“Maybe the only thing each of us can see is our own shadow…not the exact image, but everything reversed or upside down.”
~ Chuck Palahniuk
As a child, I was the kid who lived life in a constant state of terror.
You know the kind of kid I’m talking about. That little kid who always refuses to try new things, climb trees, do cart-wheels, stand on their head, ride roller-coasters, play sports, etc.
The kind of kid who spends most of his or her time reading a book or, gulp, watching television.
Yes, I know, I know; I spent most of my childhood reading books, watching movies and television shows, but hey, I was terrified of the world, cut me some slack. Let’s be completely honest here: I am completely geeky and dorky and will never surrender my right to submerge myself into a story. So don’t expect me to put those books or movies down anytime soon.
Ahem, I digress.
Yup, that little wimp was me—in fact, that little wimp is still me in so many ways.
Not that I don’t enjoy a good roller coaster nowadays, or that I can’t fathom the idea of trying something new. But, in falling in love with my yoga practice I have discovered a plethora of things that still terrify me. Most of which have actually got more to do with my mind and soul than my physical body. Just how have I come to this discovery?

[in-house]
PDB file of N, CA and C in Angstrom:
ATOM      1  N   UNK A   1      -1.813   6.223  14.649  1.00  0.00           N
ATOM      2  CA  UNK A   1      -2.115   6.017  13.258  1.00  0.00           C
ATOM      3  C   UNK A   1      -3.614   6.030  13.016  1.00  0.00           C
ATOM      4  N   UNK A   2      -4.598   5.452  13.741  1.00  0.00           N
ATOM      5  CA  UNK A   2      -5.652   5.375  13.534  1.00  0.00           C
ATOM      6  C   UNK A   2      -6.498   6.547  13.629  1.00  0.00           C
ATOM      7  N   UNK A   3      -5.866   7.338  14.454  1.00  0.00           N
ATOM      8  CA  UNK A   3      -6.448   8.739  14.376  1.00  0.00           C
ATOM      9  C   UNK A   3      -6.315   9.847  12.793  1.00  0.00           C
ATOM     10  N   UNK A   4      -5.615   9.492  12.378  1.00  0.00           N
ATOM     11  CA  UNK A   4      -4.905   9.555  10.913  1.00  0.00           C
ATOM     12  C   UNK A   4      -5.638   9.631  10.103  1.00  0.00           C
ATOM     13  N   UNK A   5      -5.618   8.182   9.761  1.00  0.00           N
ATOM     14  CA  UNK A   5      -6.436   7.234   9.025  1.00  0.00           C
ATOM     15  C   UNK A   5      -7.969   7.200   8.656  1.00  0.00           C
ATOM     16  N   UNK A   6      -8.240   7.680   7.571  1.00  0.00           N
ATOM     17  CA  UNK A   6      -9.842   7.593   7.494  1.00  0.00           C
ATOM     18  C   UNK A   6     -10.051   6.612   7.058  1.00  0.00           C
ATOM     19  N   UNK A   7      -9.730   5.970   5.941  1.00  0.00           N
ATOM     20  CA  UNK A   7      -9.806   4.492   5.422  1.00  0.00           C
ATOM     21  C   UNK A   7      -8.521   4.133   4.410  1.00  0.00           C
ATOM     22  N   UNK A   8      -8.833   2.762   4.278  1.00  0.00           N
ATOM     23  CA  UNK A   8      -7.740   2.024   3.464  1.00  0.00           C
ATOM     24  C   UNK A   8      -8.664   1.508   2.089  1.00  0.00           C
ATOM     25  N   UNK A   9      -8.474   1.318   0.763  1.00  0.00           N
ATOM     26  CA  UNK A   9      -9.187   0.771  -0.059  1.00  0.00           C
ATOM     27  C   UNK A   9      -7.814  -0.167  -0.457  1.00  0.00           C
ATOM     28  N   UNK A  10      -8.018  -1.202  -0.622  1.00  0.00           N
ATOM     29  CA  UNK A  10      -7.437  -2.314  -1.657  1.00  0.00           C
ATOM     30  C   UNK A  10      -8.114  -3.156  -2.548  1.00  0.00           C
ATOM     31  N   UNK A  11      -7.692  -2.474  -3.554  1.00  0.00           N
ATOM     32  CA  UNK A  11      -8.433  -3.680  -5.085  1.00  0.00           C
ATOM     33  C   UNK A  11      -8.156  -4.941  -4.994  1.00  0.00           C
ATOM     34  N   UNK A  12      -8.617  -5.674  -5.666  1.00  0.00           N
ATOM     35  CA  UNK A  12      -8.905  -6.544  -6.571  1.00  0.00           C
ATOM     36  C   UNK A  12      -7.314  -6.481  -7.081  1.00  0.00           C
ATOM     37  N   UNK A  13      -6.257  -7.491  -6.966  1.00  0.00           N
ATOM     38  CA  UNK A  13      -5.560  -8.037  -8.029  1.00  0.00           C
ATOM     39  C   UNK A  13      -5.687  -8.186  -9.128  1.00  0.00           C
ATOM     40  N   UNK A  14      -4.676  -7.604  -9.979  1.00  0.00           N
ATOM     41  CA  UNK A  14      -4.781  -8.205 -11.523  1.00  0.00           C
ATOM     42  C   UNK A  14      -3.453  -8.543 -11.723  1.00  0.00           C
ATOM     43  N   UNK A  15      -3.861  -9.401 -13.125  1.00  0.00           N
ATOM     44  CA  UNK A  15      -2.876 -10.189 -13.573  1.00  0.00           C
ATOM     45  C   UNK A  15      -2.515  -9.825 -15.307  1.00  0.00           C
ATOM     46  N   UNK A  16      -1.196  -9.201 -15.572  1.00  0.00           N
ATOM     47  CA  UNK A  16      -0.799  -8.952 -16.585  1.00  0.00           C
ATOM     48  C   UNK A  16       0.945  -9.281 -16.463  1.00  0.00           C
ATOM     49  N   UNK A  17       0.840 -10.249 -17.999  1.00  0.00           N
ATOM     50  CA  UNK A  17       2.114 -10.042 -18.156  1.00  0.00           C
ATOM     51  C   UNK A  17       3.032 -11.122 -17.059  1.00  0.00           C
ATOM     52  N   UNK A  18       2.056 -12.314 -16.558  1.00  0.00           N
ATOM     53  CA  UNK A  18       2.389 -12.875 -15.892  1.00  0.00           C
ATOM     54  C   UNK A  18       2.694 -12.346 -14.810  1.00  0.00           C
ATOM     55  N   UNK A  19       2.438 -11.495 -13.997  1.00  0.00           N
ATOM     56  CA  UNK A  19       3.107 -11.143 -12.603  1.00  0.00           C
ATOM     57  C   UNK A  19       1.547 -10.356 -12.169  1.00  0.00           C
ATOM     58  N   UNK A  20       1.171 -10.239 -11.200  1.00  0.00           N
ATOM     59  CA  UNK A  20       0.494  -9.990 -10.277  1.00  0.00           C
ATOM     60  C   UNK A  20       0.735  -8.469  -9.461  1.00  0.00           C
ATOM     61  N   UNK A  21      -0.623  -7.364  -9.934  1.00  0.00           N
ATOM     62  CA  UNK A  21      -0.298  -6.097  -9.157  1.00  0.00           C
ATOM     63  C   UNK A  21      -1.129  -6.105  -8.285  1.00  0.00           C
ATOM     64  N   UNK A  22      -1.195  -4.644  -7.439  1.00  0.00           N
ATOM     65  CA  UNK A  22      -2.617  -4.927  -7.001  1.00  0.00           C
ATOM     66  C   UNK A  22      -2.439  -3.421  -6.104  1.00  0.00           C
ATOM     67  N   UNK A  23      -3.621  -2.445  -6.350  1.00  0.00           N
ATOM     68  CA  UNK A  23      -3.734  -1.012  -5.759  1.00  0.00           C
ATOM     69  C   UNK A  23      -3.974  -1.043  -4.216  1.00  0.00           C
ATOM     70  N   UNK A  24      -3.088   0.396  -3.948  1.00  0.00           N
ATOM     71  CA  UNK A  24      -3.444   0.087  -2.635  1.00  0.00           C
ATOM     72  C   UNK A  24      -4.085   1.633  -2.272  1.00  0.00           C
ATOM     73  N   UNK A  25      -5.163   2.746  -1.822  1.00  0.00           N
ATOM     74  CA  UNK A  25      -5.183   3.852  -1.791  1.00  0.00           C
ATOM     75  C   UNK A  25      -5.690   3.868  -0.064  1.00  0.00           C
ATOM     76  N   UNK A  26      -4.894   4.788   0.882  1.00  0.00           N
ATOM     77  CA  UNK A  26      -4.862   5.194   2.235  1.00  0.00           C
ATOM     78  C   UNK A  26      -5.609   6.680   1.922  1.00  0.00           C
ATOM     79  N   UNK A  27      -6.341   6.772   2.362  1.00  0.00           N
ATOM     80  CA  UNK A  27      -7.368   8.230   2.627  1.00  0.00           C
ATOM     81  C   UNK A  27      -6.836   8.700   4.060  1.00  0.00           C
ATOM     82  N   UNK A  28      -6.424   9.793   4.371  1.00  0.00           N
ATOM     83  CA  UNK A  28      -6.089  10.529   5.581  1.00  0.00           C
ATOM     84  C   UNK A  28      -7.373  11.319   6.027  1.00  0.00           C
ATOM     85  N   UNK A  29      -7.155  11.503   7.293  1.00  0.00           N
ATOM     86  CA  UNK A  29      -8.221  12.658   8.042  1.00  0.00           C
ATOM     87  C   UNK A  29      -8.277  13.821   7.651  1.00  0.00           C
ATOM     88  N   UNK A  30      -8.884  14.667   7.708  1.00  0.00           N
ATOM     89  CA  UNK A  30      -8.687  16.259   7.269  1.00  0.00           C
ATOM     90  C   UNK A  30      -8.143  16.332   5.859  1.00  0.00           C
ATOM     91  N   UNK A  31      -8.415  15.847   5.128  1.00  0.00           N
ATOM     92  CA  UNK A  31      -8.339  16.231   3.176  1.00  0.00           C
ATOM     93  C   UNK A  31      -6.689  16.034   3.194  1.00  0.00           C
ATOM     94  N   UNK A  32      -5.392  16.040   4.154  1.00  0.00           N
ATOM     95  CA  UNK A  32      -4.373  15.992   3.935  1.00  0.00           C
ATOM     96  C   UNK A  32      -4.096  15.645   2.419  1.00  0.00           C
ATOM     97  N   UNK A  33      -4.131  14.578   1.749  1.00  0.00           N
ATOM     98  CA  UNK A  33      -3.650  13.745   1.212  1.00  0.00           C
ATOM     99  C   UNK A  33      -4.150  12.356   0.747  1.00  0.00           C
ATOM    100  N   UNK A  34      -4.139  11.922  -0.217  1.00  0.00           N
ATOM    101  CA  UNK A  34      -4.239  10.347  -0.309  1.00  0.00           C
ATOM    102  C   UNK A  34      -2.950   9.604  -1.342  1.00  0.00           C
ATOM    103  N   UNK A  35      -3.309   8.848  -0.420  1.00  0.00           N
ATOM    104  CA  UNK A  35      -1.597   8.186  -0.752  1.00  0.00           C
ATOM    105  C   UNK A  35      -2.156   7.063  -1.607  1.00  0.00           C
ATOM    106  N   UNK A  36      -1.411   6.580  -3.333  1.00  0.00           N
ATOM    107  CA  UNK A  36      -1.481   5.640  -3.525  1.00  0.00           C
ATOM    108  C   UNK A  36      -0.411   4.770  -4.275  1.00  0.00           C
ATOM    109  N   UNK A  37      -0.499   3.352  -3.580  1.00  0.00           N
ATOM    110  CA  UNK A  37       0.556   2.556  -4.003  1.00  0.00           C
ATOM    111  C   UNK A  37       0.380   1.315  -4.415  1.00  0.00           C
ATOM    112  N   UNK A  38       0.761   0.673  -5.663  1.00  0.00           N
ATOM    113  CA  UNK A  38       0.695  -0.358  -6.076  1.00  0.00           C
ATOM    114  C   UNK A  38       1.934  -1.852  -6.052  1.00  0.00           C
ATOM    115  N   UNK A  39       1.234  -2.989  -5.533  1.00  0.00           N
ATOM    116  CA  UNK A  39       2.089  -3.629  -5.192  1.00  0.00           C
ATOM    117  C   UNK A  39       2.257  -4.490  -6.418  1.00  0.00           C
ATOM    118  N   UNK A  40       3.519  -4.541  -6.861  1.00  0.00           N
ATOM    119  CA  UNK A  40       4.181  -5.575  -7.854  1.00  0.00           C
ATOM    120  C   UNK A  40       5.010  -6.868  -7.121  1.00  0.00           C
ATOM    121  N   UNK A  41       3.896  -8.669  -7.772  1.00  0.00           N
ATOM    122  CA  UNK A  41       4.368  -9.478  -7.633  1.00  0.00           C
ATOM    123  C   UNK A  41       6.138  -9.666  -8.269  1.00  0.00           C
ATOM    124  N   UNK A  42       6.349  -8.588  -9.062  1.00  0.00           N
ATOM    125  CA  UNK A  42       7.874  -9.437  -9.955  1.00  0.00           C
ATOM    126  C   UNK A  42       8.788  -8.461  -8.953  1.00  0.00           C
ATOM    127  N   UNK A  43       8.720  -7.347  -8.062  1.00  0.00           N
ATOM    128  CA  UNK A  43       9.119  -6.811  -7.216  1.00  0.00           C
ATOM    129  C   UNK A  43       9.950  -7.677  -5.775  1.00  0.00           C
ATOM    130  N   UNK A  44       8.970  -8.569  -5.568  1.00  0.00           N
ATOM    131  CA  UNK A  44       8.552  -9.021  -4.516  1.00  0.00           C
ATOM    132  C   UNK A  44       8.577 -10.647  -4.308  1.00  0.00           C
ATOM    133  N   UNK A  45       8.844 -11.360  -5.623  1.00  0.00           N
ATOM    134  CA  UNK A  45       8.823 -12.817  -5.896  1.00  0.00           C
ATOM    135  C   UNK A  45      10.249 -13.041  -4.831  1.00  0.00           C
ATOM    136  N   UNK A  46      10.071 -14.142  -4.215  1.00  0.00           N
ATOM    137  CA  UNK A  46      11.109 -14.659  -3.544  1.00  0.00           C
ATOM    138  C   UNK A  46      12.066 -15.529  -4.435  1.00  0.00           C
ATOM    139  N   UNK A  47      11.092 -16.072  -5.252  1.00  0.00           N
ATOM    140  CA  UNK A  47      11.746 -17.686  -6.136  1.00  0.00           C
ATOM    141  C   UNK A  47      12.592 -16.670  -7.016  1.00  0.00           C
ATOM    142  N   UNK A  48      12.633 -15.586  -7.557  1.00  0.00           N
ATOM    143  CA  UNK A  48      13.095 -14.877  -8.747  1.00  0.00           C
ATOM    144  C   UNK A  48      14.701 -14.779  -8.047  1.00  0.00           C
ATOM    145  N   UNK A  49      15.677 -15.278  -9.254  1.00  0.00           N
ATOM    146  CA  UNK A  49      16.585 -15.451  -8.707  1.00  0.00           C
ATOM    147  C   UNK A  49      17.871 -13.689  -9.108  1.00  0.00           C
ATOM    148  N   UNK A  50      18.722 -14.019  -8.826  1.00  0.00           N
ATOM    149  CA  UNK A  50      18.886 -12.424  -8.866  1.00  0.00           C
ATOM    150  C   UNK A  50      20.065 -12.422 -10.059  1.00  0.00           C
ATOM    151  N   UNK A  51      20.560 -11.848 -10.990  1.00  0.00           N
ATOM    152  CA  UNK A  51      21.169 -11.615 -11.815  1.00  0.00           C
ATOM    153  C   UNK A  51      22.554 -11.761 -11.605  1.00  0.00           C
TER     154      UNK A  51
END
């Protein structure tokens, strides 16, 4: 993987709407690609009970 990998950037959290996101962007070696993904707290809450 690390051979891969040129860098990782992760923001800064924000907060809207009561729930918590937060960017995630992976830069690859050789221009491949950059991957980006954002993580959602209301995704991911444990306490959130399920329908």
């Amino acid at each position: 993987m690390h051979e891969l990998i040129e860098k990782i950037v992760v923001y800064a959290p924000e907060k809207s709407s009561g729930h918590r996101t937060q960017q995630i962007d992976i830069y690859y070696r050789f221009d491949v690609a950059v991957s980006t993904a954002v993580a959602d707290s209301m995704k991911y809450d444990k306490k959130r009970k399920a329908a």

I have come face to face with inversions.
Yup, those wonderful inversions that so many relish, adore and master in a matter of what may seem like mere seconds, make my heart race, my breath shorten, my stomach tighten, my jaw clench and my palms sweat quite a bit.
In fact, the first time I came face to face with tripod headstand in a led vinyasa class, I went into panic mode, and curled up into balasana before even attempting the pose, so as to remain safe while others around me took flight.
As a matter of fact, putting myself upside down both on and off the mat has been quite the challenge for me. But I think I am beginning to see the value of these magnificent inversions, little by little.
Let’s take a look at some of the physical benefits first. In the traditions of yoga and ayurveda, that when done properly, regularly and with awareness, inversions can aid a person’s body and mind heal from the very top of the head to soles of their feet.
Inversions allow blood to circulate to the head, which can lead to stress reduction, memory increase, a sharpening of the senses, as well as an increased sense of clarity and intellectual capabilities.
Placing yourself upside down can also be beneficial to clear out toxins, aid digestion and relieve back pain, particularly pain located in the lower back. Inversions are also believed to increase the cardiovascular, respiratory, endocrine and lymphatic systems’ functionality, which can help keep you healthy and youthful longer than someone who never ever goes upside down.